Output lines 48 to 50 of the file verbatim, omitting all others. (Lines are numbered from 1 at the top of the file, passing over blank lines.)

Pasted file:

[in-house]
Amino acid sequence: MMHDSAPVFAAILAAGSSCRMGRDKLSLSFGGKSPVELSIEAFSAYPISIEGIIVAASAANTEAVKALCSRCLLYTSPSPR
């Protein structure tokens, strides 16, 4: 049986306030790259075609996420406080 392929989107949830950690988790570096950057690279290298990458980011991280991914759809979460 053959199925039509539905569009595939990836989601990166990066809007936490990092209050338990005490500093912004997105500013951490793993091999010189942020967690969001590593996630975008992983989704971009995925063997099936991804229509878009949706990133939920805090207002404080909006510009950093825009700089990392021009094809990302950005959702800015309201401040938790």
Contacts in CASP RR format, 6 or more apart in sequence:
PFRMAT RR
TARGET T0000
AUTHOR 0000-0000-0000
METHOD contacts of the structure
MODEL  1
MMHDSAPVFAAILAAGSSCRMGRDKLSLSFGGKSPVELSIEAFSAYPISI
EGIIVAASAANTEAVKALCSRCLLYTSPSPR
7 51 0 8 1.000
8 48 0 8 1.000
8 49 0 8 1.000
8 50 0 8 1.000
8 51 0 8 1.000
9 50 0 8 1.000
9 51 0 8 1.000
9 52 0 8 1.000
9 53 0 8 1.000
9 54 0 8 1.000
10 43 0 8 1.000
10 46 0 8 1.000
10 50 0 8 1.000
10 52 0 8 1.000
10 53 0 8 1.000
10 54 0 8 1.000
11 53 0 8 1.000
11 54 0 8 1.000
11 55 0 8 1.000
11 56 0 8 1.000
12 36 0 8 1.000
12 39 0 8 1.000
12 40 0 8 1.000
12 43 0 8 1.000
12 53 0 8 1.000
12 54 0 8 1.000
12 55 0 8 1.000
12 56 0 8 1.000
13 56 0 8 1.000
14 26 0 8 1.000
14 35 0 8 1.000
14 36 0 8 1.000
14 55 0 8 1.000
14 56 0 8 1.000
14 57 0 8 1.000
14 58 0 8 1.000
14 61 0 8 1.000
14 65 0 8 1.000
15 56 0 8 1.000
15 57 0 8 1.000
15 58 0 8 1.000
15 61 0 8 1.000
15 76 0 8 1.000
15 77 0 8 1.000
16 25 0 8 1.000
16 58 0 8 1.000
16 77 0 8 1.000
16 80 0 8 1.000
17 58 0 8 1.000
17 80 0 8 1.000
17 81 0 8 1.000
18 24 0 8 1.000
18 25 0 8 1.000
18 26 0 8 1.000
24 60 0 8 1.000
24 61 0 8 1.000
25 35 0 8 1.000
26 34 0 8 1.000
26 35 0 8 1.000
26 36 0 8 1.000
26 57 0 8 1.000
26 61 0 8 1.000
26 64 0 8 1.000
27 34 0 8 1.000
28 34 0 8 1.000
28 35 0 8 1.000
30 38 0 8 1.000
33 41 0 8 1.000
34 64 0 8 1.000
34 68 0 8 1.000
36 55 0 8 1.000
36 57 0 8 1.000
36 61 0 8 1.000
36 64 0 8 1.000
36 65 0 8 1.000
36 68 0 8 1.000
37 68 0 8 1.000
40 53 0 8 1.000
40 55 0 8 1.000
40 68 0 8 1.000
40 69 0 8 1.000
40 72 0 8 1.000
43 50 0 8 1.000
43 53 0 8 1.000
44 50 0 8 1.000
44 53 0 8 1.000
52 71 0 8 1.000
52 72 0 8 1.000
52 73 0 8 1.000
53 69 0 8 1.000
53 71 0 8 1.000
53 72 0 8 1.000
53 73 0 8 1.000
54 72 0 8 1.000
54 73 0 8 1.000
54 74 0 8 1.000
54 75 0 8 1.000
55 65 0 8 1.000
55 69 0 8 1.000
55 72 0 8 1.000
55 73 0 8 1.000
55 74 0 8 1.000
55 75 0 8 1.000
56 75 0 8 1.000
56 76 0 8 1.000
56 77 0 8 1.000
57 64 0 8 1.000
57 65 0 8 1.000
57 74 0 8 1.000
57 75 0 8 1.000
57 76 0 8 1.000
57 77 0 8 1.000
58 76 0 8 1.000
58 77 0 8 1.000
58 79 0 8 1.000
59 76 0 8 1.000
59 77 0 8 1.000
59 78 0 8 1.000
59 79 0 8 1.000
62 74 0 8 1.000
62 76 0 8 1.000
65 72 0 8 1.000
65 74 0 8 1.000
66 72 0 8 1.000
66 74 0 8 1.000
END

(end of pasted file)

14 61 0 8 1.000
14 65 0 8 1.000
15 56 0 8 1.000